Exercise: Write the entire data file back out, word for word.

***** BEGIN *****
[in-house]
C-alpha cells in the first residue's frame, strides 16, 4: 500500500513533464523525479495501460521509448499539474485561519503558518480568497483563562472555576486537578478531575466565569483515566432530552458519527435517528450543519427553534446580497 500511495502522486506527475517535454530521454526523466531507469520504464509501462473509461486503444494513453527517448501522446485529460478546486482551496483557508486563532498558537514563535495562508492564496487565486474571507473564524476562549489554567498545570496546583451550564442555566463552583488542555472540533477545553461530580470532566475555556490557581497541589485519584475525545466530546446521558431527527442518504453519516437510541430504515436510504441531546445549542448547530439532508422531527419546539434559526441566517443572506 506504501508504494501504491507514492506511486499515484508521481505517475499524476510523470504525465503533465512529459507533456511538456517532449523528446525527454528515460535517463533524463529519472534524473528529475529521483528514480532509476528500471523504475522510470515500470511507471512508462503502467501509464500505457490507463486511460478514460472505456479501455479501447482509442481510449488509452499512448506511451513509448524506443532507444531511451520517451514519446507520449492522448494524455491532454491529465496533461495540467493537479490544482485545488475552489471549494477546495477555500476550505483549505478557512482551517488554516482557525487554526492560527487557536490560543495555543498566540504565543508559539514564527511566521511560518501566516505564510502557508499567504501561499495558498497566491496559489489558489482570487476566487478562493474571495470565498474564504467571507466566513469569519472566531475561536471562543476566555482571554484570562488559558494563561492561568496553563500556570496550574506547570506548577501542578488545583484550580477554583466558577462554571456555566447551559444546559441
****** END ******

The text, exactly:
[in-house]
C-alpha cells in the first residue's frame, strides 16, 4: 500500500513533464523525479495501460521509448499539474485561519503558518480568497483563562472555576486537578478531575466565569483515566432530552458519527435517528450543519427553534446580497 500511495502522486506527475517535454530521454526523466531507469520504464509501462473509461486503444494513453527517448501522446485529460478546486482551496483557508486563532498558537514563535495562508492564496487565486474571507473564524476562549489554567498545570496546583451550564442555566463552583488542555472540533477545553461530580470532566475555556490557581497541589485519584475525545466530546446521558431527527442518504453519516437510541430504515436510504441531546445549542448547530439532508422531527419546539434559526441566517443572506 506504501508504494501504491507514492506511486499515484508521481505517475499524476510523470504525465503533465512529459507533456511538456517532449523528446525527454528515460535517463533524463529519472534524473528529475529521483528514480532509476528500471523504475522510470515500470511507471512508462503502467501509464500505457490507463486511460478514460472505456479501455479501447482509442481510449488509452499512448506511451513509448524506443532507444531511451520517451514519446507520449492522448494524455491532454491529465496533461495540467493537479490544482485545488475552489471549494477546495477555500476550505483549505478557512482551517488554516482557525487554526492560527487557536490560543495555543498566540504565543508559539514564527511566521511560518501566516505564510502557508499567504501561499495558498497566491496559489489558489482570487476566487478562493474571495470565498474564504467571507466566513469569519472566531475561536471562543476566555482571554484570562488559558494563561492561568496553563500556570496550574506547570506548577501542578488545583484550580477554583466558577462554571456555566447551559444546559441